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APS April Meeting June 7, 2007

Posted by gordonwatts in physics life, travel.

CIMG1431This is an old one. I just haven’t had time to post anything. I’ve been to a series of conferences over the last several months. One of them — the APS April meeting — I was mostly a spouse. Our students went as well to give 10 minutes talks and all did a great job.

The most surreal part of the conference was walking down the main hallway pushing Julia in a stroller. The organizers had famous people sanding in the hallway catching people walking buy and urging them to sign a joint letter to congress urging an increase in funding for basic science (all types of science). One fellow, about my age, walking towards me was asked and said no. As he walked by I heard him mutter under his breath “This is a meeting about science, politics doesn’t belong here!” I really wanted to ask him: what world is he living in!?

Another very cool thing happened — we ran into Dave Jackson. He is not a member of the Jackson 5. Though, among physicists he is probably more famous. He is author of the Electrodynamics text book for graduate students. It is famous for lines like “working out the derivation is left as an exercise for the student.” Some of those exercises were 12 pages long. The homework problems are hard. Really hard. Most of us learned to live in fear of that book. It definitely taught you — but you had to work for it.I would guess that more than half the physics professor offices in the US have some edition of his book on their shelf (he is the older guy in the picture; the others our our students who have all suffered at the hands of his book).

We went out to dinner with him. Very entertaining. Did you know that he and someone else (Peter Limon??) started the Fermilab Wine&Cheese?

More pictures from the APS meeting.



1. Dave Bacon - June 7, 2007

A Jackson story. At Berkeley, they have a social function for the incoming physics graduate students where the students get to meet and mingle with the faculty. At one point I was introduced to Jackson and was talking with him, when along came my roommate from Caltech, who was also attending grad school in physics at Berkeley. Now my roommate is a very skinny, very short, brilliant guy from China who also had an astonishingly low voice that sounded a lot like Arnold Schwartzenger. So I said something to my roommate like “This is David Jackson…” and I was about to introduce my roommate when, instead my rommate blurted out “Your book almost killed me.” In that deep Arnold voice. The look on Jackson’s face almost made up for all the problems I had to do out of that damn book (we used it as an undergrad text at Caltech, which always meant my basic E&M was bad, but the advanced stuff I could kill 🙂 ) Priceless.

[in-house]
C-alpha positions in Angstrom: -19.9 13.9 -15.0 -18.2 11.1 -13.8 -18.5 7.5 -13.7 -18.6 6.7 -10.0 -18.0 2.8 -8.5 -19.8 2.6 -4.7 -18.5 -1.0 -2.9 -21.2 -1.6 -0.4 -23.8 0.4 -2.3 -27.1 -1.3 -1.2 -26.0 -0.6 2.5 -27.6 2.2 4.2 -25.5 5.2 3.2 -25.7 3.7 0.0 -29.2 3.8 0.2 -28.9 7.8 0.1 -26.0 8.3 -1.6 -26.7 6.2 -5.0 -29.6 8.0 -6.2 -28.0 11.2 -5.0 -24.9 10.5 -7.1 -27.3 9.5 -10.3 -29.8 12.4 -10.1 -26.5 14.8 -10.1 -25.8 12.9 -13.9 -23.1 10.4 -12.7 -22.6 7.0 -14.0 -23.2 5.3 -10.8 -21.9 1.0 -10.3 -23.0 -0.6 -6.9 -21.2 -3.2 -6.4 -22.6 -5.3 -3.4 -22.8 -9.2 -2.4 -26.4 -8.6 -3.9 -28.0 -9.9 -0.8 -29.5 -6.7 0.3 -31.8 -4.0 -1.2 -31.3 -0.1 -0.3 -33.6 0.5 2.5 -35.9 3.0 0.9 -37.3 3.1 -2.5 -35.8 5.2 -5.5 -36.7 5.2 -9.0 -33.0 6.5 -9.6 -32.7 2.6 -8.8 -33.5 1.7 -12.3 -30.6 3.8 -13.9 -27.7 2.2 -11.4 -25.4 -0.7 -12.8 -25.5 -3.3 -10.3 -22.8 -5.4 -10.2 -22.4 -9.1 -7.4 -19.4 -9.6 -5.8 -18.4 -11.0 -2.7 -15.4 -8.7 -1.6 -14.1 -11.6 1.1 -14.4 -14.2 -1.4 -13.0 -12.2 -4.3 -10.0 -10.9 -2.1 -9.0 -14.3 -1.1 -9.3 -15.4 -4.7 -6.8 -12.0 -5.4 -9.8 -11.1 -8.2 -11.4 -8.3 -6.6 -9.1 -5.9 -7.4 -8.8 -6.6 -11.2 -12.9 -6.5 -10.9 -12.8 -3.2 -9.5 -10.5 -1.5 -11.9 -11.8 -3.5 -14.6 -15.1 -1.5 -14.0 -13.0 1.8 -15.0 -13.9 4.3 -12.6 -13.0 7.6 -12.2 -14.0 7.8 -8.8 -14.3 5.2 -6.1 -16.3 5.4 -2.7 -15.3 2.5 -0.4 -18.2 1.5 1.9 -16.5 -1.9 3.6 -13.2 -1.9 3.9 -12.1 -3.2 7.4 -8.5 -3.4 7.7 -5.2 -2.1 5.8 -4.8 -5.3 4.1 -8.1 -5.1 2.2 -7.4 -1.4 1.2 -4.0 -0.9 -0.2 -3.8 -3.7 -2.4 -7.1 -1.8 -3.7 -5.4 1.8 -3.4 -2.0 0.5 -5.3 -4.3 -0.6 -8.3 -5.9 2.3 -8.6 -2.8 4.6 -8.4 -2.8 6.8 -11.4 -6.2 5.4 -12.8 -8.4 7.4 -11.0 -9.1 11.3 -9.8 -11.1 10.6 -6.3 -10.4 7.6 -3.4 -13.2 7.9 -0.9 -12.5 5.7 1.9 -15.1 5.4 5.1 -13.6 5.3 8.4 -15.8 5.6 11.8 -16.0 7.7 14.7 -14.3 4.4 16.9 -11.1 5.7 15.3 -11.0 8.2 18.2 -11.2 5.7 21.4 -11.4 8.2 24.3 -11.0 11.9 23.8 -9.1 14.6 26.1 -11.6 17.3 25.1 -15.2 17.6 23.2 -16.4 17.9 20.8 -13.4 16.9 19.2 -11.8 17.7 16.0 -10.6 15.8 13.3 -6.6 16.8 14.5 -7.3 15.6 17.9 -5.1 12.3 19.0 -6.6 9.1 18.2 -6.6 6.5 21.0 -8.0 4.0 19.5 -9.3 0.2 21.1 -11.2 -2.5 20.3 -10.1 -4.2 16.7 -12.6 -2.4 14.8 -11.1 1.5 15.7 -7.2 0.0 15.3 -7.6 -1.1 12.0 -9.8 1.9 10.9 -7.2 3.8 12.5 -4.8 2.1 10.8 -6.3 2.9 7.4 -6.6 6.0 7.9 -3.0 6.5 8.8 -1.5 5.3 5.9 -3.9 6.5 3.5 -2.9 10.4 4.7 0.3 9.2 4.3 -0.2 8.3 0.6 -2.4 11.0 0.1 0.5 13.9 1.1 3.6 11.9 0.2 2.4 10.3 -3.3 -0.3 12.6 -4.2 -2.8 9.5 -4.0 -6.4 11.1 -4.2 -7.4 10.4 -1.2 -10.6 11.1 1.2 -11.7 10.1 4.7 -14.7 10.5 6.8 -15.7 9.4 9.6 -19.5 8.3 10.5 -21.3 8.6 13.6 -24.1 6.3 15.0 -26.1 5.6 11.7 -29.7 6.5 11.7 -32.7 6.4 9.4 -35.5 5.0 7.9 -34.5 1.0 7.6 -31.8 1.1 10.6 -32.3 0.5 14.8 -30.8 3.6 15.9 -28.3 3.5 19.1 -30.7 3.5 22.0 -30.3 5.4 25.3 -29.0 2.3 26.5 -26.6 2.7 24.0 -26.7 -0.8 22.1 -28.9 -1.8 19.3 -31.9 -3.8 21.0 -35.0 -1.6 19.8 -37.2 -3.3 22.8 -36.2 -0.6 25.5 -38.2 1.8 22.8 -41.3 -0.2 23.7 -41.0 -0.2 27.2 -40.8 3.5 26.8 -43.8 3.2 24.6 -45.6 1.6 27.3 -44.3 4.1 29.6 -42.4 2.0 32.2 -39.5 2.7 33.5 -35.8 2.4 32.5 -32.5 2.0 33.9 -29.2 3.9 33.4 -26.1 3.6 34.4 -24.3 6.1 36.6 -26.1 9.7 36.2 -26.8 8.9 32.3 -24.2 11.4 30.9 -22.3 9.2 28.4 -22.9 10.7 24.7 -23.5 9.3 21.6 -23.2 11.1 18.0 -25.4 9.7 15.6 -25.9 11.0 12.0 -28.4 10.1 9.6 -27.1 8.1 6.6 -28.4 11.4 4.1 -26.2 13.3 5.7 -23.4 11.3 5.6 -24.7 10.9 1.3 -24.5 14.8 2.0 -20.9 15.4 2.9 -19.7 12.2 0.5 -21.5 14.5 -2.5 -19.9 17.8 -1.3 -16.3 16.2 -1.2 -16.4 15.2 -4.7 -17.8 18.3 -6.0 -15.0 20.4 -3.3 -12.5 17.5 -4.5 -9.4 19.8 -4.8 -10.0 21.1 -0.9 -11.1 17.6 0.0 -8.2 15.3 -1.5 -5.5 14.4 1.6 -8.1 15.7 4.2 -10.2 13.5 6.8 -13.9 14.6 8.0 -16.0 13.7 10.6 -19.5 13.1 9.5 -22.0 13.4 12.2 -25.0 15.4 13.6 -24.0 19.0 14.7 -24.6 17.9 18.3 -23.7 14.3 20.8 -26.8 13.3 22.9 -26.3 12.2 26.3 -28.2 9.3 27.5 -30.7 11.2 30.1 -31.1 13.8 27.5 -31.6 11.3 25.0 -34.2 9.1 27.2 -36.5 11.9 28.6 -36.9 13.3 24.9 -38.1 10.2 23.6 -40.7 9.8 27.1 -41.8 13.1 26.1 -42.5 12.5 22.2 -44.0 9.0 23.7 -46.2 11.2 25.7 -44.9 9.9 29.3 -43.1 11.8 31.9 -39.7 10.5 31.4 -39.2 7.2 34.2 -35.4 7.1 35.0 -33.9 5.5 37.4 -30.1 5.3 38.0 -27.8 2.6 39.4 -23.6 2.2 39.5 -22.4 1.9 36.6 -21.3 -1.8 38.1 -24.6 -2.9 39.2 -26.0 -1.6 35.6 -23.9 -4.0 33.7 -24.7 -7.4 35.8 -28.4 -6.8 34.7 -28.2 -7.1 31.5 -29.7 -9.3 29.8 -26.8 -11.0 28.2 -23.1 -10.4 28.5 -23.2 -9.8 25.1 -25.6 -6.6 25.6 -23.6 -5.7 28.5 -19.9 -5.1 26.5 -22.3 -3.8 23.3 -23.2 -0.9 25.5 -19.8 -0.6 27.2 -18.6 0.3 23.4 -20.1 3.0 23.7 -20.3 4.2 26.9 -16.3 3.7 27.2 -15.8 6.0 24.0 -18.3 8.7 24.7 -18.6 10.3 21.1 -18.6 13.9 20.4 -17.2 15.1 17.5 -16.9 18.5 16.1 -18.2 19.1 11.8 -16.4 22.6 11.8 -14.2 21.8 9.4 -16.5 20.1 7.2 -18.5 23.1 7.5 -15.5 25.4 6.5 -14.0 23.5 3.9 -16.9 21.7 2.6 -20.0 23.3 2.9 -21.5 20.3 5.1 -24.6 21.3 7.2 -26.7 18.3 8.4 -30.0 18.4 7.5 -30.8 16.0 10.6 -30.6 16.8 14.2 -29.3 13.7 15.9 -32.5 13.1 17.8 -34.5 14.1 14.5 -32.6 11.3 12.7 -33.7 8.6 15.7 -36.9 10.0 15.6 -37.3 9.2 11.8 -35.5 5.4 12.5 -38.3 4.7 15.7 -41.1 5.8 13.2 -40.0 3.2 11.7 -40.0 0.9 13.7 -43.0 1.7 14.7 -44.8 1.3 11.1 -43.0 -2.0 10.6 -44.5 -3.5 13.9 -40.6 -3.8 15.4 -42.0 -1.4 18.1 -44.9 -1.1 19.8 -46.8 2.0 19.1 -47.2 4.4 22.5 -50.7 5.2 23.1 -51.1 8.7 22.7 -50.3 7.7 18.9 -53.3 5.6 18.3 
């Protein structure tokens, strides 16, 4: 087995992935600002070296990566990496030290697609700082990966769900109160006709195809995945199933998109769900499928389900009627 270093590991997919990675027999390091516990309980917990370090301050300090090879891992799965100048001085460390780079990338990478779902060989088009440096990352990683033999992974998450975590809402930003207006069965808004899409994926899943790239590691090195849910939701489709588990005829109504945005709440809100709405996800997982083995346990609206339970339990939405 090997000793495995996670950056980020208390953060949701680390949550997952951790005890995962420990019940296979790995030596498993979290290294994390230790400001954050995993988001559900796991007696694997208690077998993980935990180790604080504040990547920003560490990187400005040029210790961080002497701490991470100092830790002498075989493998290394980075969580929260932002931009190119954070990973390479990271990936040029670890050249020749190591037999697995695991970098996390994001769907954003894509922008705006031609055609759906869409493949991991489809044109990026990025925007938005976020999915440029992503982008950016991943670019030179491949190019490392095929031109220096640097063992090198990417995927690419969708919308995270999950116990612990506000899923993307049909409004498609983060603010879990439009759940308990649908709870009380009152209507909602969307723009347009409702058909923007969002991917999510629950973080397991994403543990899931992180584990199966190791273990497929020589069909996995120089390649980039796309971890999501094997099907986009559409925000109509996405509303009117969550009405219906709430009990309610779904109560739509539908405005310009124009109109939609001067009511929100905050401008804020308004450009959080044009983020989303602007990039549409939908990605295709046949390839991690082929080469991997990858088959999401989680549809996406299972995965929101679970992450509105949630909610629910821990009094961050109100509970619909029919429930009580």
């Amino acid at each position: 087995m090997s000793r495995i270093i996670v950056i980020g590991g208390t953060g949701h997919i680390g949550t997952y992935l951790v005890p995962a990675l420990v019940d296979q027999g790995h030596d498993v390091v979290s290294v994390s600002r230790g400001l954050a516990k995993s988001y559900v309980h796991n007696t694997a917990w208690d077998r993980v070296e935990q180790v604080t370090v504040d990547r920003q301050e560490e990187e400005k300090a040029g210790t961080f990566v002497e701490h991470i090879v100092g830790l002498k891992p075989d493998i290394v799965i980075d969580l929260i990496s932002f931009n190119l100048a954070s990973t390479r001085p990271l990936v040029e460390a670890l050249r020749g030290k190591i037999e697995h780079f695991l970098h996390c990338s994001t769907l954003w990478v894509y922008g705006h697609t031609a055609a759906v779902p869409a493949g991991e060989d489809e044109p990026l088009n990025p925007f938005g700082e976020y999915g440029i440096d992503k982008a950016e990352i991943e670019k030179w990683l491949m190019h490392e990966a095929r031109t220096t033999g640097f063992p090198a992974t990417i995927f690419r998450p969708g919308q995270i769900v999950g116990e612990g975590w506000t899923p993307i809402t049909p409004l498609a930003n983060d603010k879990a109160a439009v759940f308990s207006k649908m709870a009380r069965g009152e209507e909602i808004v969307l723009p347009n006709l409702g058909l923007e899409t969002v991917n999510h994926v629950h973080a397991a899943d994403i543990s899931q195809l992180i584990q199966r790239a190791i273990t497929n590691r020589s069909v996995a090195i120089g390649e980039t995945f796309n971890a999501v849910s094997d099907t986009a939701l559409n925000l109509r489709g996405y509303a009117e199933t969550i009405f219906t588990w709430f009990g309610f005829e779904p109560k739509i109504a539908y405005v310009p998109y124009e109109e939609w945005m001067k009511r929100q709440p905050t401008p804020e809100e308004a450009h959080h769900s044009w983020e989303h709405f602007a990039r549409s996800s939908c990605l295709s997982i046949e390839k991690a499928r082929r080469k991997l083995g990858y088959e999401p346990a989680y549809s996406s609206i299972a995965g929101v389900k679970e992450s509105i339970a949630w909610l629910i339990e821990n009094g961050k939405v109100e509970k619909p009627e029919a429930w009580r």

Did you get to ask him why he decided to change units halfway through the new edition of the book??!

2. smm - June 8, 2007

thanks for the picture of THE jackson. it’s nice to put a face with the name and the book, for which i have great fondness. it richly rewards hard work.

after reading your post i had to look at the cover to see his name in print. i guess he goes by his middle name?

3. gordonwatts - June 8, 2007

Dave — you are right. Meeting the guy you would have no idea his book would be so… well, leathal! He told us stories about all these profs that would send him solutions that showed what he had in the book was wrong. We was very careful not to make fun of anyone who had gotten things wrong — he talks about he is often re-working sections of the books in response to these things to make sure that what he had was right. Sounds like a full time job, almost!

4. Nate - June 14, 2007

Have you seen Serge Lang’s books? Especially his “Algebra”? He’s known for having exercises like, “Pick up a book on functional analysis. Do all of the exercises.”

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